Another in the long string of outrages in this nation's biggest financial scandal -- the collapse of the U.S. savings and loan industry -- was on view last month as members of Congress jockeyed for position to posture once more for political gain on this issue. And posturing seemed to be all these incumbents cared about: No one was remotely interested in the fact that this wheel-spinning is costing taxpayers $6 million a day.
If the grandstanding in the House Banking Committee continues through the end of the year, the delay could wind up soaking taxpayers for $1.4 billion. With such high stakes, when are these loquacious representatives going to shut up and starting acting to solve this problem?
President Bush is seeking another $42 billion for the continuing S&L; cleanup, an amount Democrats don't want to appropriate. But they don't offer any alternatives, either. Instead, they are content to demagogue this issue as the taxpayers' IOU mounts day after day.
Instead of trying to make the Republican administration look bad for not cracking down hard enough on savings and loan crooks, Democrats ought to be zeroing in on the real crime -- the failure of Congress to solve this problem once and for all. That's what members of the House Banking Committee, including Baltimore's Rep. Kweisi Mfume, should be working on.
But they're not. Instead, they offer predictable political palaver in an election year. House incumbents are scared of supporting an S&L; cleanup bill of this magnitude before November. They worry about being branded big-spenders and being tied to the savings and loan scandal -- however unfairly -- by opponents if they vote for a costly cleanup bill.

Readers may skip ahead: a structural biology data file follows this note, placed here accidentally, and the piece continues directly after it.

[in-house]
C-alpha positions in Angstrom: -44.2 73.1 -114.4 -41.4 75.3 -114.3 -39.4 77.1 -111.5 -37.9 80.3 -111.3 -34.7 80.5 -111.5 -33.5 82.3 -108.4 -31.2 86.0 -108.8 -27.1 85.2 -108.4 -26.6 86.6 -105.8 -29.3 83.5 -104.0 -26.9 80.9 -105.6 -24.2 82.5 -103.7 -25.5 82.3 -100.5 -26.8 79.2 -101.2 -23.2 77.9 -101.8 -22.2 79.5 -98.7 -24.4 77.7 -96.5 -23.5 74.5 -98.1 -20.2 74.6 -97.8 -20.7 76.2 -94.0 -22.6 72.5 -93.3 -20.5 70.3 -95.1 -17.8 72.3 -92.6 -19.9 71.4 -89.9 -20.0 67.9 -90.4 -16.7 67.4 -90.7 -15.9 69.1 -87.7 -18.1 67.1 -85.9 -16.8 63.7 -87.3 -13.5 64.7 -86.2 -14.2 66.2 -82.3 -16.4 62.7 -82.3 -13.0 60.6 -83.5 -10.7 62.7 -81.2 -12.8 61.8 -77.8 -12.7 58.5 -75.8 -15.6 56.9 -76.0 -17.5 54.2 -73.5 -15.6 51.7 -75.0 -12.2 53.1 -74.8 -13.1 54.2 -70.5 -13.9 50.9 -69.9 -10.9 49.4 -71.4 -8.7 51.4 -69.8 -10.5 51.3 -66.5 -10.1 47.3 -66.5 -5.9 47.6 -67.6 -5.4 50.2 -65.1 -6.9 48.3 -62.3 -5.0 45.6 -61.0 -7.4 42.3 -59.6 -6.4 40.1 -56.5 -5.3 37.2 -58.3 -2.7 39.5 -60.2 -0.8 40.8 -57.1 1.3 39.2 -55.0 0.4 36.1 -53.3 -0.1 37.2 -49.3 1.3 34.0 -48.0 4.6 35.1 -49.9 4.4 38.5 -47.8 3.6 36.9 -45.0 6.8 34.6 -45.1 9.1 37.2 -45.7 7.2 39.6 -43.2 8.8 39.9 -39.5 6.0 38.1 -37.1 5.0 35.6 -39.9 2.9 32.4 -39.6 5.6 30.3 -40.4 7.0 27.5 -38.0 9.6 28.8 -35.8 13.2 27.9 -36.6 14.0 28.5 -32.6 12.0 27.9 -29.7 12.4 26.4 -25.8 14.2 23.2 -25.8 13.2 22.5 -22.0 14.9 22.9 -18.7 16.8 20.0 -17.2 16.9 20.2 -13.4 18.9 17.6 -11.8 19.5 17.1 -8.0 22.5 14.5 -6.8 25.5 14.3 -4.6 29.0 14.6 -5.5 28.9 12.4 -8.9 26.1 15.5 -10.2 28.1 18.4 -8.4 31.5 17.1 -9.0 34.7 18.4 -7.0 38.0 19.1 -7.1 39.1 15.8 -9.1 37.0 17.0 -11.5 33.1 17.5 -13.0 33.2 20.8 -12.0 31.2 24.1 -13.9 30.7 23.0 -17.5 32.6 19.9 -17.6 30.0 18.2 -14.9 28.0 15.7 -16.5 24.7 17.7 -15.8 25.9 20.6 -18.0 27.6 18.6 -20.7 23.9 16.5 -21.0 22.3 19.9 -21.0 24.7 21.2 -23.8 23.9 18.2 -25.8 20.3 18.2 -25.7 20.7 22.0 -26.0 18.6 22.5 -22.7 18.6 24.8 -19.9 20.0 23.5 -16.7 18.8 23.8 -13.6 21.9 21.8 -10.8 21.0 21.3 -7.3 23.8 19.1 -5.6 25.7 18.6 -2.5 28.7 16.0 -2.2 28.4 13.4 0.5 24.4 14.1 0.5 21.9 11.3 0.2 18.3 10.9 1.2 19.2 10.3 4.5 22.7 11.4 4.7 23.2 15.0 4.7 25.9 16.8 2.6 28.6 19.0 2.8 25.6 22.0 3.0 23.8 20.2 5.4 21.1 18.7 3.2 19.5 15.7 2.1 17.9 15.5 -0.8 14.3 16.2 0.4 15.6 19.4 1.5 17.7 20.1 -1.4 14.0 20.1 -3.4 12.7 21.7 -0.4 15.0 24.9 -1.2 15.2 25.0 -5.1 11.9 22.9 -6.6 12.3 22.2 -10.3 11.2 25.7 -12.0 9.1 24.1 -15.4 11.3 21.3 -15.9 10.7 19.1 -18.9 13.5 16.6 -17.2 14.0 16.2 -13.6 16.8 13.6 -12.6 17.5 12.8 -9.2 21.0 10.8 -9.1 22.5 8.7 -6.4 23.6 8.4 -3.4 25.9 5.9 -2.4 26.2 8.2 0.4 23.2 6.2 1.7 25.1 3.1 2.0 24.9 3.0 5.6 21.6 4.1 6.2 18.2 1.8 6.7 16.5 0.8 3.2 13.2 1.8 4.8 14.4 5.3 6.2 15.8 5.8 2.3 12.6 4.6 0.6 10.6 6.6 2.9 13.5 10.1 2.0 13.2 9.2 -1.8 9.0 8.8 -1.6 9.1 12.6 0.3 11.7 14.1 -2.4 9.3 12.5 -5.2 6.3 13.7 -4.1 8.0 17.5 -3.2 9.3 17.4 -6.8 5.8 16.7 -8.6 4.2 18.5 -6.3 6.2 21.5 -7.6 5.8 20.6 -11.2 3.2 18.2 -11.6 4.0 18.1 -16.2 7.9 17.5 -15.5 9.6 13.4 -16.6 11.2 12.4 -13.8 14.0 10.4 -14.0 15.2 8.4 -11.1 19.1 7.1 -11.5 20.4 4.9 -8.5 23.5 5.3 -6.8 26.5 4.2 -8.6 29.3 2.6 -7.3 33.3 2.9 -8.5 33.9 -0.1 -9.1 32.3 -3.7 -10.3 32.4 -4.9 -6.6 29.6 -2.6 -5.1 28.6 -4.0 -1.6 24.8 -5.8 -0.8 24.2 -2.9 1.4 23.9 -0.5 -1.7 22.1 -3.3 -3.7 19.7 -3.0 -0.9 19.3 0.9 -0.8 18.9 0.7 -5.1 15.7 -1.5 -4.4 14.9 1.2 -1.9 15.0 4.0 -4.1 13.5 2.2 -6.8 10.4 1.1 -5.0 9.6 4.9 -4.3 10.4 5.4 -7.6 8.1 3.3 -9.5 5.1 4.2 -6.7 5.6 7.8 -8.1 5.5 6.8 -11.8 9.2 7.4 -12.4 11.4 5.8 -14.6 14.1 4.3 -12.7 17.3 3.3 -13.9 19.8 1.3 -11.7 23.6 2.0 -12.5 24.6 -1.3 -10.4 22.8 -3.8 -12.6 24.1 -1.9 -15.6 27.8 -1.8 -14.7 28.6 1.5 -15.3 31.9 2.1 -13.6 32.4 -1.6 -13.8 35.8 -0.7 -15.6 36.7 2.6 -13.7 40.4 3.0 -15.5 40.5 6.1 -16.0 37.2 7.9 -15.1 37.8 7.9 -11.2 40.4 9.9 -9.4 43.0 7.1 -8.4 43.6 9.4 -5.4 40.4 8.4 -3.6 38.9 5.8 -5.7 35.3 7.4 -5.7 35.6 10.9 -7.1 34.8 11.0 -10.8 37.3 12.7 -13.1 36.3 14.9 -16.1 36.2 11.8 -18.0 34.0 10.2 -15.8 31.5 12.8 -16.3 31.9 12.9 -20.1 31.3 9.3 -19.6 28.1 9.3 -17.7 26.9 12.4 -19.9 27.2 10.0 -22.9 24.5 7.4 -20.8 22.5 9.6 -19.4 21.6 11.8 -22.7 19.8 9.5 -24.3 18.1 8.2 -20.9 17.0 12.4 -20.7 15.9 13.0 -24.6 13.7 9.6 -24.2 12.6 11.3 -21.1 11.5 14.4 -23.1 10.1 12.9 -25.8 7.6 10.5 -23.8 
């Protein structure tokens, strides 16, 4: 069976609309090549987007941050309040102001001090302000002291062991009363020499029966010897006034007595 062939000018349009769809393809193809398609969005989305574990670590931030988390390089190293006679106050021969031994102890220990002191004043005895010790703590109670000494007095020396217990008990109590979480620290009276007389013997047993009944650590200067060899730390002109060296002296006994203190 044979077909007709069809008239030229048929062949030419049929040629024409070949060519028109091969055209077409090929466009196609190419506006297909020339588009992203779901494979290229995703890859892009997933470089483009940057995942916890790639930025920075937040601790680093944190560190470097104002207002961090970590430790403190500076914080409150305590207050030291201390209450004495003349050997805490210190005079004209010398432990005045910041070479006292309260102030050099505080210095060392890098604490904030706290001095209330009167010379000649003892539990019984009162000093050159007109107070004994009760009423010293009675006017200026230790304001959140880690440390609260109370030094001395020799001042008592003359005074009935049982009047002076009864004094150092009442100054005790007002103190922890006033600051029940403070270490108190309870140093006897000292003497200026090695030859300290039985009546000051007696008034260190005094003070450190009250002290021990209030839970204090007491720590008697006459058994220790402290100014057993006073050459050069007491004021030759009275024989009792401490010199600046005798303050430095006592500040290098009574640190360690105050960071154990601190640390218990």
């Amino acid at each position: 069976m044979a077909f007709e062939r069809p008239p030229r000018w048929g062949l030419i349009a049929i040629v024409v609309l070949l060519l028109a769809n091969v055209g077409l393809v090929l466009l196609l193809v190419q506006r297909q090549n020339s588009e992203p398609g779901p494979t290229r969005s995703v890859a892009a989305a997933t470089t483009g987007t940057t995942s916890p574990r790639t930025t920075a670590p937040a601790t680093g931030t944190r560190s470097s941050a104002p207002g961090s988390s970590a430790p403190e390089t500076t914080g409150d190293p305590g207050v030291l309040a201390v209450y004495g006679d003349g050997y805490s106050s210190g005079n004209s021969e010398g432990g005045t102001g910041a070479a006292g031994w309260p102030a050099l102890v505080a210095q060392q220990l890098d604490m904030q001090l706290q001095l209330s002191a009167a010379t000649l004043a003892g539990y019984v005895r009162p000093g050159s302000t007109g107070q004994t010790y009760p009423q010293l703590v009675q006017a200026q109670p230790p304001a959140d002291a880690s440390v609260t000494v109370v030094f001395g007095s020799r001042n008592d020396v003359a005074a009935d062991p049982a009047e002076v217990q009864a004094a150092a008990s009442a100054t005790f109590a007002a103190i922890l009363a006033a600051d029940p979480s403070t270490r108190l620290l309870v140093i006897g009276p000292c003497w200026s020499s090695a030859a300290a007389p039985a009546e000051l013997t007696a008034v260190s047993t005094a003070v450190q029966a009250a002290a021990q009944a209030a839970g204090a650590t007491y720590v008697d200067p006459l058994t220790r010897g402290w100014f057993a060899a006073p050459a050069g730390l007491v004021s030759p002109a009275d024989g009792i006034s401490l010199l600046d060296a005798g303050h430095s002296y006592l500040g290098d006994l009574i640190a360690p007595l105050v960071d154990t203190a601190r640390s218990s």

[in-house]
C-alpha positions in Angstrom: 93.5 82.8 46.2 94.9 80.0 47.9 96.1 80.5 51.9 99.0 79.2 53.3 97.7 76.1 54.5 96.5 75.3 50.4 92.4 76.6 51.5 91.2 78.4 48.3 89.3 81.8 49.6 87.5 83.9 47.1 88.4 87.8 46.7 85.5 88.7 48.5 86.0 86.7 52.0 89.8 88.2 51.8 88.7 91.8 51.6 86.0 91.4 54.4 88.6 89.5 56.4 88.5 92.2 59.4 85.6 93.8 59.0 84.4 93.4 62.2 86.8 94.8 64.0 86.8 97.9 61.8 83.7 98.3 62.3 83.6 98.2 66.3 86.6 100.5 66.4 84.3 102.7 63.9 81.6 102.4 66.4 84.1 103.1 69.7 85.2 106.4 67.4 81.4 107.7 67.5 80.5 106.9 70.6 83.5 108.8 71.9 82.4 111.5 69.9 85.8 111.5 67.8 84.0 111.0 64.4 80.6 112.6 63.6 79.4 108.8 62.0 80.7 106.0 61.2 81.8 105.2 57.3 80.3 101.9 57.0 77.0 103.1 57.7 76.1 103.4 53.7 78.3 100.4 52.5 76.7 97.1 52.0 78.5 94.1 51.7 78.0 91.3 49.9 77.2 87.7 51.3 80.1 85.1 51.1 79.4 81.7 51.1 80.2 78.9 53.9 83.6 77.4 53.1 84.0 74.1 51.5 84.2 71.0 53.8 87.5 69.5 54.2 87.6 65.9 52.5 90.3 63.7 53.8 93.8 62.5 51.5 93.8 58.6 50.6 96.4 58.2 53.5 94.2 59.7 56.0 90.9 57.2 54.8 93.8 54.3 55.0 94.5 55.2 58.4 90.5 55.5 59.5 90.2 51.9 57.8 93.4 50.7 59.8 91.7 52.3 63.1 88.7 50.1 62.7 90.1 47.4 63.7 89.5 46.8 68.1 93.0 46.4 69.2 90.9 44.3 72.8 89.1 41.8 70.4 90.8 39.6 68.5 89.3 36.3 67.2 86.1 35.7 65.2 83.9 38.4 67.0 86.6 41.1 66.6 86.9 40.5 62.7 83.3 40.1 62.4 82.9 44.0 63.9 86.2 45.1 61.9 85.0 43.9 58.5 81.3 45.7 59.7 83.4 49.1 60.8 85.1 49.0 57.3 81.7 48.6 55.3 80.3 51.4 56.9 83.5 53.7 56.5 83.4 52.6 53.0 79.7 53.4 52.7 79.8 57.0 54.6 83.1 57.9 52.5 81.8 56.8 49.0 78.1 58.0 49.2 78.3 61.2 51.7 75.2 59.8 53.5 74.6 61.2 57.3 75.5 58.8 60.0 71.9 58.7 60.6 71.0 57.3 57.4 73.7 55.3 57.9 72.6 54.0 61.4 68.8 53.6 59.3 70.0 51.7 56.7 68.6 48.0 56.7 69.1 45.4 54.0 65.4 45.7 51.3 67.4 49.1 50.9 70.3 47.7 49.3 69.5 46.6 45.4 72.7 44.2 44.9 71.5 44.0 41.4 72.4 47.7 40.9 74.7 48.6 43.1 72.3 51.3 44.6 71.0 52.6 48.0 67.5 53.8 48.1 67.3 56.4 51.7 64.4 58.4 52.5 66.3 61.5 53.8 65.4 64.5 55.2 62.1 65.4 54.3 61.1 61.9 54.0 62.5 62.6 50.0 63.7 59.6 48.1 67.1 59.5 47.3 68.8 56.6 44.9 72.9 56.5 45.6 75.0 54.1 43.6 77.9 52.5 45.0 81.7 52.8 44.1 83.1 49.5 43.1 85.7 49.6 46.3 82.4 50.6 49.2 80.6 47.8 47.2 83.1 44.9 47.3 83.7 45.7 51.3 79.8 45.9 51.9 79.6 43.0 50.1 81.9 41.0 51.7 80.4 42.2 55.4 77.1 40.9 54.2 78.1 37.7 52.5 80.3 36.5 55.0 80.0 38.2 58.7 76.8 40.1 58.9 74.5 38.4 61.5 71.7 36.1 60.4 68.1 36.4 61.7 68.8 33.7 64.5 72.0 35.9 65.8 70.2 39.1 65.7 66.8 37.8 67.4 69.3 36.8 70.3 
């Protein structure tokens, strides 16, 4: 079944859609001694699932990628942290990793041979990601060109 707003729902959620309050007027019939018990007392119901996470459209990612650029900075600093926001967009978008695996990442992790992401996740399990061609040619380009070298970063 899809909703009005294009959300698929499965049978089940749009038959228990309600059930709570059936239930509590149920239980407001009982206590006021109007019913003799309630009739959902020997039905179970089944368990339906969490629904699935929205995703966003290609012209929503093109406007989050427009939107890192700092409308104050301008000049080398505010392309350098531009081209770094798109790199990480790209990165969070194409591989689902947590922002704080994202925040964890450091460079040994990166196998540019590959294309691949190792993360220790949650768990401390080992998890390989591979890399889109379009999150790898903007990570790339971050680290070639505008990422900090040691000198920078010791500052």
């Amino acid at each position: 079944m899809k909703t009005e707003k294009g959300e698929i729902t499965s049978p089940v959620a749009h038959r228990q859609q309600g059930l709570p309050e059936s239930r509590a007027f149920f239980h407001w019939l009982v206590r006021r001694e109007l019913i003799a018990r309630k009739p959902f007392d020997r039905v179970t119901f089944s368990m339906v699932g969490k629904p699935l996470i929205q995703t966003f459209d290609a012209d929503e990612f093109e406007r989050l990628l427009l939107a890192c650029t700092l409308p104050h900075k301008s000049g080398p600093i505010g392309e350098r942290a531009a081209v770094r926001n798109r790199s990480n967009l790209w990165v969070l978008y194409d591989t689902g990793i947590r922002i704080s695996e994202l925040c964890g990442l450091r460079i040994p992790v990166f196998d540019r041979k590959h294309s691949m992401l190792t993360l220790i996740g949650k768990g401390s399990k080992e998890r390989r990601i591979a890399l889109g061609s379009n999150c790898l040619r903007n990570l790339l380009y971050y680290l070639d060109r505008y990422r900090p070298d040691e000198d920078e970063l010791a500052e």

That's not leadership, that's political cowardice. The longer bankrupt S&Ls; are allowed to stay in business, the more red ink accumulates for taxpayers. The quicker Washington allocates funds to shut these S&Ls; and pay off depositors, the sooner this disgraceful affair will end. It may not bring cheers from constituents to say so, but those are the harsh economic realities. As the director of the non-partisan Congressional Budget Office has said, "We agree with the administration that delay in closing failed thrifts is only adding costs to the final tab for this crisis."
This is one of those times when our leaders have to take unpopular steps. The president did so by seeking $42 billion more from Congress for the S&L; cleanup. Now it is Congress' turn to show some courage, too.